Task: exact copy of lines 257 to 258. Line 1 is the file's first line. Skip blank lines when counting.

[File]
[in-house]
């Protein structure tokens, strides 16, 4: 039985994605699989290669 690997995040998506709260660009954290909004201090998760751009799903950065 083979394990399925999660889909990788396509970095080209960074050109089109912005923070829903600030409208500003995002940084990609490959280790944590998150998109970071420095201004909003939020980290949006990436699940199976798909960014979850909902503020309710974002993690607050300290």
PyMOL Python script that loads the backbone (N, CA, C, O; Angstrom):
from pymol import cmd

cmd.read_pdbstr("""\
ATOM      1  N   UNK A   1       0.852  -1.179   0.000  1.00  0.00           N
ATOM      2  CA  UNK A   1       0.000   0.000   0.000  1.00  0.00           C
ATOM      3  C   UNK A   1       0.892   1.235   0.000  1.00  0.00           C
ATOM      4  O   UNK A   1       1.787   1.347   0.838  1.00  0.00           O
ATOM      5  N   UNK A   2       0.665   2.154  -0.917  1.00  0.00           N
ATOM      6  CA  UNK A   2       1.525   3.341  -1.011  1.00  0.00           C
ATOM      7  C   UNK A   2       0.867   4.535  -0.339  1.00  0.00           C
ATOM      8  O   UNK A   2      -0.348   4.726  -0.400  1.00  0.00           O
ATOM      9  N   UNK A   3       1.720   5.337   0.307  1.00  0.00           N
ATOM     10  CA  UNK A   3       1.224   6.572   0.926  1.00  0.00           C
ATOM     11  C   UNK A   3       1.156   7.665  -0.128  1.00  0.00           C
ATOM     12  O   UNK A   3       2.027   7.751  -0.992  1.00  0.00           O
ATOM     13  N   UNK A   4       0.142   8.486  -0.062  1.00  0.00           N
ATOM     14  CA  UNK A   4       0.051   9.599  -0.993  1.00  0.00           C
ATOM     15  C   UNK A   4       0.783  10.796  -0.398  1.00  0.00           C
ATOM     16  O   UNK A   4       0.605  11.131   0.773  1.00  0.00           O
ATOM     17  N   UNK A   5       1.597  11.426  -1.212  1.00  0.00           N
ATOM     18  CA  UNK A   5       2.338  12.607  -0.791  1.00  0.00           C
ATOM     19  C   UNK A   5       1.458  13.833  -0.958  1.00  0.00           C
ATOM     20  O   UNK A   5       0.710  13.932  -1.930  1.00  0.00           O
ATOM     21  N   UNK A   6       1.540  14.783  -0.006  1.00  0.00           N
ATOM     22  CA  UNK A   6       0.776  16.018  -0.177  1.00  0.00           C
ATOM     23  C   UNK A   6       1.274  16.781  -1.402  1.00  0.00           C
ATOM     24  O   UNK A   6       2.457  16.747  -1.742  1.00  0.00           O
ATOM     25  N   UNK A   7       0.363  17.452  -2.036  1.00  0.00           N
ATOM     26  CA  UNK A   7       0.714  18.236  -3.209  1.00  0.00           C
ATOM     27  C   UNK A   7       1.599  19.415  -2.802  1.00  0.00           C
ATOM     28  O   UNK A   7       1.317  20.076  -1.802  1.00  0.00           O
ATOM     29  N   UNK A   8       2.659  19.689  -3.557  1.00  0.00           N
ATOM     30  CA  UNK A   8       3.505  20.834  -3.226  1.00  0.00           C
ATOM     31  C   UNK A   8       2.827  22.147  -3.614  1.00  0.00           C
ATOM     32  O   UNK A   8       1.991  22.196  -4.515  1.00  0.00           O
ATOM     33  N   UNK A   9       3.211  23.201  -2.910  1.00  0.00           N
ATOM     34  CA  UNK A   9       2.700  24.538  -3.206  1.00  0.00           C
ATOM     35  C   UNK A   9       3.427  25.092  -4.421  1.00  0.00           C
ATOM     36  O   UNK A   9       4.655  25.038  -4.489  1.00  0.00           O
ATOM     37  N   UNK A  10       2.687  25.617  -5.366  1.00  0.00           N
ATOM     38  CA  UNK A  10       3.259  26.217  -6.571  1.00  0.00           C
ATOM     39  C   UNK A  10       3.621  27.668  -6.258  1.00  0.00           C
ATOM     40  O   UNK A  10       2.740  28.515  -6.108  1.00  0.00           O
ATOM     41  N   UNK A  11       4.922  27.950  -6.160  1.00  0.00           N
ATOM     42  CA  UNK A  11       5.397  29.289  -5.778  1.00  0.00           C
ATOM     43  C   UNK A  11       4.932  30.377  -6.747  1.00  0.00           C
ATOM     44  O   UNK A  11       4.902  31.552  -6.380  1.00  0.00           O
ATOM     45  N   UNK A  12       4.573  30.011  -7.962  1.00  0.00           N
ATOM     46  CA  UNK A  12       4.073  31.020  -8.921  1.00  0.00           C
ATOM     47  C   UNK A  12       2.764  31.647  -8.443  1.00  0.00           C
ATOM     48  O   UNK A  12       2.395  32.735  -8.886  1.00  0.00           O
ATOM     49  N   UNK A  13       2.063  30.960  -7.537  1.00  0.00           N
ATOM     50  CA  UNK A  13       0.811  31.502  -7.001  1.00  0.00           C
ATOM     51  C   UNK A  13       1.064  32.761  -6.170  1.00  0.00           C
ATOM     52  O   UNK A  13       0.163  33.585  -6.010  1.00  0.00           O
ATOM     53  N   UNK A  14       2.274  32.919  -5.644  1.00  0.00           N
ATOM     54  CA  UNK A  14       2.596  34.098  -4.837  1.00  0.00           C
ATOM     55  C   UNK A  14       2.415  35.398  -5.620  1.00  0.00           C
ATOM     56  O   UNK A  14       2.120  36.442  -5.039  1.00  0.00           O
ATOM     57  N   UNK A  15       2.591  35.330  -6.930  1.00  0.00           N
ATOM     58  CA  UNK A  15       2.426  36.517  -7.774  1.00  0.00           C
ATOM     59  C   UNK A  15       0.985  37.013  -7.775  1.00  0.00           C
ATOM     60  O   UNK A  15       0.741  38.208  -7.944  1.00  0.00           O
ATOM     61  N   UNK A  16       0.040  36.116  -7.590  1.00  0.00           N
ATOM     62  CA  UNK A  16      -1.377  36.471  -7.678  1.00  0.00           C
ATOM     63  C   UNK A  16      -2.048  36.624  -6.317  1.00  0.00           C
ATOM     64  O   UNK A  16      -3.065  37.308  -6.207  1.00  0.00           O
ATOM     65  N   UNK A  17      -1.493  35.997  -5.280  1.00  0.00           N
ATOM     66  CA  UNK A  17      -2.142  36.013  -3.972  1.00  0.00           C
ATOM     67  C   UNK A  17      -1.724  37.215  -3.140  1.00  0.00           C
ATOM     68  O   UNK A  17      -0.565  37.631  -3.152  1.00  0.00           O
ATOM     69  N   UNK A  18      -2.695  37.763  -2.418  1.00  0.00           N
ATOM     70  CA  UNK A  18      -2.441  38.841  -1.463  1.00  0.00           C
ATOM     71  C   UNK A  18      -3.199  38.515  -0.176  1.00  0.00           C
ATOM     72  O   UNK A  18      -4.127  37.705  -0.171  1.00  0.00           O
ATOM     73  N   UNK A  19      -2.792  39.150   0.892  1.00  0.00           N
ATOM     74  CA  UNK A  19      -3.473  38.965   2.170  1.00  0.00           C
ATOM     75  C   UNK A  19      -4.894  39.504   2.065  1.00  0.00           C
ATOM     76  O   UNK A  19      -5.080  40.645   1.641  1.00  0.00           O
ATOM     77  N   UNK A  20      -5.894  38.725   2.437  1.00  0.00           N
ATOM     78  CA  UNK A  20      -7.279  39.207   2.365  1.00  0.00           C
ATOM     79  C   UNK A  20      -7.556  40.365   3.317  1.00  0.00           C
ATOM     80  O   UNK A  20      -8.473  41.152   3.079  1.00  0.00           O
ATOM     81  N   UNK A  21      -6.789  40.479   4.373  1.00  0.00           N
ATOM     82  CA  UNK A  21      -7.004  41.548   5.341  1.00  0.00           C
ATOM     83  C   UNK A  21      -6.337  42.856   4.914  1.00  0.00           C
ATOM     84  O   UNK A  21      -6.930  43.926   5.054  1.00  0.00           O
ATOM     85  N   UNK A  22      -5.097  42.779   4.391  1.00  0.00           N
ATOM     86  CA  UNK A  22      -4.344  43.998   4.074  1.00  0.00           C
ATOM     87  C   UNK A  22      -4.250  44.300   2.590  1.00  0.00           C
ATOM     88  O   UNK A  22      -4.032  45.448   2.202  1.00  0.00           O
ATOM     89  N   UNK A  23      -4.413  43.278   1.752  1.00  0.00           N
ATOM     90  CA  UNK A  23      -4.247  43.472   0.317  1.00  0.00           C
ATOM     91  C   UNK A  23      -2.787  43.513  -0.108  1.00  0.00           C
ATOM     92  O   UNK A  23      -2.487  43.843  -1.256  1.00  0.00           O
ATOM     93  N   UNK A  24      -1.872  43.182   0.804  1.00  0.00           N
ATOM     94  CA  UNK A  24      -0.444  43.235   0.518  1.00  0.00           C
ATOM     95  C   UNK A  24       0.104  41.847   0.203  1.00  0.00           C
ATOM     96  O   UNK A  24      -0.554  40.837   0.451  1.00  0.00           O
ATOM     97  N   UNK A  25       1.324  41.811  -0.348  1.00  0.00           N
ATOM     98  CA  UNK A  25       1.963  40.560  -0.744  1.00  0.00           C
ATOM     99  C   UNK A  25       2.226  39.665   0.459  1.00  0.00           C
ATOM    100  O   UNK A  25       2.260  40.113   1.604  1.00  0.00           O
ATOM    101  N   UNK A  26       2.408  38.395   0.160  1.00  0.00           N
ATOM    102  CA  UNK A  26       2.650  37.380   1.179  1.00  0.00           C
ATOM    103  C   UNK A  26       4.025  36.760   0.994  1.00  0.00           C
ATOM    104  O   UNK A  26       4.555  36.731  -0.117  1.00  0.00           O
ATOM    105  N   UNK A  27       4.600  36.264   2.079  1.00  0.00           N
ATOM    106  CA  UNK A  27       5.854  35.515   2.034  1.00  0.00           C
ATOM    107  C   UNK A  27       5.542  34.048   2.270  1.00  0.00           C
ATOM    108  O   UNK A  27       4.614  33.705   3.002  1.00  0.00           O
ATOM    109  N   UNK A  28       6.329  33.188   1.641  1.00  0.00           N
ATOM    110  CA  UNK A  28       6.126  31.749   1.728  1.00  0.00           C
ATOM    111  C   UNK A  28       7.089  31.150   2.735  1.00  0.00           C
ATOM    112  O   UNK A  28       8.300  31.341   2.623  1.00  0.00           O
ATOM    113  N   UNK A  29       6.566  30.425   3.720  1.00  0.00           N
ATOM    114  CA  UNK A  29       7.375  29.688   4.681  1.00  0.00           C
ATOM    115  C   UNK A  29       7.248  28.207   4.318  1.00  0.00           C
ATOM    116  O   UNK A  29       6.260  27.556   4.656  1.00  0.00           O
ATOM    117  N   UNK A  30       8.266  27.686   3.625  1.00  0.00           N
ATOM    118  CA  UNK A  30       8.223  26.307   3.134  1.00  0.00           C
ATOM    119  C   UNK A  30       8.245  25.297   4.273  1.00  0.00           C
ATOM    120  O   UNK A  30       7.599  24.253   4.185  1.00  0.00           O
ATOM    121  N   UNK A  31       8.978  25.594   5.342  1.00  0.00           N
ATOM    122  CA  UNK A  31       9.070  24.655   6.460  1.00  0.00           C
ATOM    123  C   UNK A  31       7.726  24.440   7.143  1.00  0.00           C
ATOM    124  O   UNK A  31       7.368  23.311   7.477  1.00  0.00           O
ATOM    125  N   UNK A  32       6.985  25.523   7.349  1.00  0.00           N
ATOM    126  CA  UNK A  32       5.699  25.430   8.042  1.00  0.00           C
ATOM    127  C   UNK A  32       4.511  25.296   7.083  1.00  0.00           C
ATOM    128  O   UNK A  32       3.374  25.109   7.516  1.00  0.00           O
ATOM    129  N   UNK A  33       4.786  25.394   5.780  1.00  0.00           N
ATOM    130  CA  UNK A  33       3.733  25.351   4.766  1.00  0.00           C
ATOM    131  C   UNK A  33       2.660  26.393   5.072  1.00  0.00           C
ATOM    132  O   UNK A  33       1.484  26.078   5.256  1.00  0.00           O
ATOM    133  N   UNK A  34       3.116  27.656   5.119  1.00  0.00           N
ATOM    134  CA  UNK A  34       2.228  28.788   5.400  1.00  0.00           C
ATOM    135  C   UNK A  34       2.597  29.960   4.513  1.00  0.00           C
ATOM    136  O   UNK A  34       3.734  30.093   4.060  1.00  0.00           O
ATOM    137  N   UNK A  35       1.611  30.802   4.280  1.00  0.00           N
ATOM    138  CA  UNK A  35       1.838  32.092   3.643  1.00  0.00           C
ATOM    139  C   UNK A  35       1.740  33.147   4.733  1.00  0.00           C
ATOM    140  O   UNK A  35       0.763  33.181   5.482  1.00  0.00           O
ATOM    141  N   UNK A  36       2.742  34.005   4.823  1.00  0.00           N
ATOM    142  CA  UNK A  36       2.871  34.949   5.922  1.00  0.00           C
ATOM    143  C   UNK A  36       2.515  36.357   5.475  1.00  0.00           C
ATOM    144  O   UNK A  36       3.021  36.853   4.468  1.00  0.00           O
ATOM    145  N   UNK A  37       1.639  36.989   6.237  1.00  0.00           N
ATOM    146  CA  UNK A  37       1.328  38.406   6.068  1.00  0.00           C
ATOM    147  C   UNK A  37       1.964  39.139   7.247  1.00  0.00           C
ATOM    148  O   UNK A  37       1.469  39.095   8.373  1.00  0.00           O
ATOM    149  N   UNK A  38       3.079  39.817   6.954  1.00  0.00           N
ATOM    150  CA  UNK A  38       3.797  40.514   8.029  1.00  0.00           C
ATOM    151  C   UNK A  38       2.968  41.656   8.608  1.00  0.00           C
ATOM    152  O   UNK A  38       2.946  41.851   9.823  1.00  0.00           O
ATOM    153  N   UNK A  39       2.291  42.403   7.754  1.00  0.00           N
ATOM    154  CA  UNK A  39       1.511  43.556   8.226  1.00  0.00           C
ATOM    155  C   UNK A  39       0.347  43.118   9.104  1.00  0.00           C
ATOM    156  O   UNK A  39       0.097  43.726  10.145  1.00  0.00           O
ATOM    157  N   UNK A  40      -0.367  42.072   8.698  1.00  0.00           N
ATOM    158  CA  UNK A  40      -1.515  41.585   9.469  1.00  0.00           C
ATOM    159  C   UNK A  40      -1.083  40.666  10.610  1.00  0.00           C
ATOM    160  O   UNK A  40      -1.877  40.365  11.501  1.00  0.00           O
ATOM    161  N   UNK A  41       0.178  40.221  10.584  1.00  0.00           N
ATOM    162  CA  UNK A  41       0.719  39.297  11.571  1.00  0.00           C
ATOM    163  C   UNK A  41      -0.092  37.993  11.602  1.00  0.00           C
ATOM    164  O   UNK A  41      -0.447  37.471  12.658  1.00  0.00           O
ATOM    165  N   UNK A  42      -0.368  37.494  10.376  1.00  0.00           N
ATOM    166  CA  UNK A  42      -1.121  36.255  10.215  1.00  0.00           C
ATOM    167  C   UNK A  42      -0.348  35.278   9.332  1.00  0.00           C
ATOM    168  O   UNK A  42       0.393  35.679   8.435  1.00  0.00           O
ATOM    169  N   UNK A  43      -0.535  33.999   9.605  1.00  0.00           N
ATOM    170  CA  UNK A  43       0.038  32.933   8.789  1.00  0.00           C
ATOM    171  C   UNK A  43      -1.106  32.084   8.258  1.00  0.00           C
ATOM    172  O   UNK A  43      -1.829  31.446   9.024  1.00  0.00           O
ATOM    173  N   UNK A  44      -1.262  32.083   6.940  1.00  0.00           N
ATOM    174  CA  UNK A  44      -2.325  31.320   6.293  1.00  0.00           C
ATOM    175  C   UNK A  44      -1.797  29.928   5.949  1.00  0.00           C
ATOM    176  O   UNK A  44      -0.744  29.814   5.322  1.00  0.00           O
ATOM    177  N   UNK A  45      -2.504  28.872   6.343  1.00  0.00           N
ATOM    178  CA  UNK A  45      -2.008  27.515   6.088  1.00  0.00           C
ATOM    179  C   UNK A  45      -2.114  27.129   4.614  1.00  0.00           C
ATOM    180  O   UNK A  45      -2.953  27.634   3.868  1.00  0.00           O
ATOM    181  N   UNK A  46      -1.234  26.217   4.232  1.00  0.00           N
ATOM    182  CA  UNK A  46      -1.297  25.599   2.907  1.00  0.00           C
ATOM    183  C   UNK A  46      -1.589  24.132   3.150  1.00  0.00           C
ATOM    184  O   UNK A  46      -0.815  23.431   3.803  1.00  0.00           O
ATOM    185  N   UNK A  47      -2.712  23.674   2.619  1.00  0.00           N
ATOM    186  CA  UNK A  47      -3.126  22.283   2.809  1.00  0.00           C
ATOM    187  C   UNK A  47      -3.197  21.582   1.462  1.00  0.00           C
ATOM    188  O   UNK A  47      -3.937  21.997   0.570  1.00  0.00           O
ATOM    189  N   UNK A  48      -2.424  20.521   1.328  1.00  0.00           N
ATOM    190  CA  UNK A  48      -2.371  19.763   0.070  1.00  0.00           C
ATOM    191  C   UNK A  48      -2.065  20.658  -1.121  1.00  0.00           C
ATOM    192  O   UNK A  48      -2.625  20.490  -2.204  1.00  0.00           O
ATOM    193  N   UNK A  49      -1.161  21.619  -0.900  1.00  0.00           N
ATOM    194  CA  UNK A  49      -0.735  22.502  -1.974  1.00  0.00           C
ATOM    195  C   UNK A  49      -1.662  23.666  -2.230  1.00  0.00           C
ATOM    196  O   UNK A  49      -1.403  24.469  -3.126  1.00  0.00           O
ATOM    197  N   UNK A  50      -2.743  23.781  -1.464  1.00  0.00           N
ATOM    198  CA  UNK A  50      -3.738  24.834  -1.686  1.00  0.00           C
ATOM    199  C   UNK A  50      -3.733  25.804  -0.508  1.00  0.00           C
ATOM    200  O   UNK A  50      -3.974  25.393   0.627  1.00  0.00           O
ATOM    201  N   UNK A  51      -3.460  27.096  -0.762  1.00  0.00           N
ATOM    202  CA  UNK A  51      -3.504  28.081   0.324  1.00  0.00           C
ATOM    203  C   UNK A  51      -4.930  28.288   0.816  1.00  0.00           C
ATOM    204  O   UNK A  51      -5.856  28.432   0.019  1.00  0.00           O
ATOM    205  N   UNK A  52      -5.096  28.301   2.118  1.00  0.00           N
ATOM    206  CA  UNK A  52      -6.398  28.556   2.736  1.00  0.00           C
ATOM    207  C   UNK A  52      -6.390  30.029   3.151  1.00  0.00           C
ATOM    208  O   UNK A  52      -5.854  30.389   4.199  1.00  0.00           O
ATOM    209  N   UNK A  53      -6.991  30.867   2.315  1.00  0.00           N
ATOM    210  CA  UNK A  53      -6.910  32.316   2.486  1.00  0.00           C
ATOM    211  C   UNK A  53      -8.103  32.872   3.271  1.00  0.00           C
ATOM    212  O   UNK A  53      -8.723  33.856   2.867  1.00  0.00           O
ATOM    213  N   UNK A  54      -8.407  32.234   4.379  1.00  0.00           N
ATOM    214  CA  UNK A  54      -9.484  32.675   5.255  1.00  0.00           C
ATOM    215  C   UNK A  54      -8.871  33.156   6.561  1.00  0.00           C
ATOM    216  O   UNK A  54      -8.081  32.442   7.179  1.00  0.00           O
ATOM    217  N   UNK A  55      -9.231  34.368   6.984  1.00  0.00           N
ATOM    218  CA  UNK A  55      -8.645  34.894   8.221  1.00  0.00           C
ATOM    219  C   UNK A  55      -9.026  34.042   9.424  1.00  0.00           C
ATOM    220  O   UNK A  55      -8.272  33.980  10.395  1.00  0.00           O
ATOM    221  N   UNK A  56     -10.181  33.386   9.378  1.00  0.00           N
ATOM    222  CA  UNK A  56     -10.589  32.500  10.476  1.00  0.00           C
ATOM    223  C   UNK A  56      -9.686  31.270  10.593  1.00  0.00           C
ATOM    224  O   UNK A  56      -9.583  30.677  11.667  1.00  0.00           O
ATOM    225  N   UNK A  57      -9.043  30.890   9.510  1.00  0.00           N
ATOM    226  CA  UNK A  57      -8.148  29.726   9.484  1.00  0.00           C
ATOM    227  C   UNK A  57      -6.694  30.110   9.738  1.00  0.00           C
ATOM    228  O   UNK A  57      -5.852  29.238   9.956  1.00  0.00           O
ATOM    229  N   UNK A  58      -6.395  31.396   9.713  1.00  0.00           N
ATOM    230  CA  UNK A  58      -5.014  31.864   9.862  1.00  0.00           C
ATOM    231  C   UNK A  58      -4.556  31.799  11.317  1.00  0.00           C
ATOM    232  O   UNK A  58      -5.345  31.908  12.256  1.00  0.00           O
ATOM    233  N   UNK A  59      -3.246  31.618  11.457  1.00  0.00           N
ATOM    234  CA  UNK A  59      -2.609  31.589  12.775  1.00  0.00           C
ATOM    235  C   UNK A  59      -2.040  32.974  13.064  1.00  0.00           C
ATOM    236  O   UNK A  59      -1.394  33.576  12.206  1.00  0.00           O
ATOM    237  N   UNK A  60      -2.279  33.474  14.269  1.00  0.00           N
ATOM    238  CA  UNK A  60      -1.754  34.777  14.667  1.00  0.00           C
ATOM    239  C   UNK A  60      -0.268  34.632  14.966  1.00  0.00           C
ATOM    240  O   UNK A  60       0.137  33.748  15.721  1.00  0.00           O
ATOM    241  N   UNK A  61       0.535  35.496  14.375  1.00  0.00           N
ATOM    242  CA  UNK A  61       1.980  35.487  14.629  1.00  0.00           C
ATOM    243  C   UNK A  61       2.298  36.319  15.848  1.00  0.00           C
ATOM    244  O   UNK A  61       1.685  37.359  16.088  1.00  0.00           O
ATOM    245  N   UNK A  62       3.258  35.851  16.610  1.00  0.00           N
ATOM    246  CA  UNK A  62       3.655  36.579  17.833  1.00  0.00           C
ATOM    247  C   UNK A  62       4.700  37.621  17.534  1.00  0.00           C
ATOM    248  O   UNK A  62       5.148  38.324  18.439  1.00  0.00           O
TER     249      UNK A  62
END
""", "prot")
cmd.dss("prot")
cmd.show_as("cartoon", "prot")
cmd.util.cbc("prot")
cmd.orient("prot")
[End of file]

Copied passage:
cmd.dss("prot")
cmd.show_as("cartoon", "prot")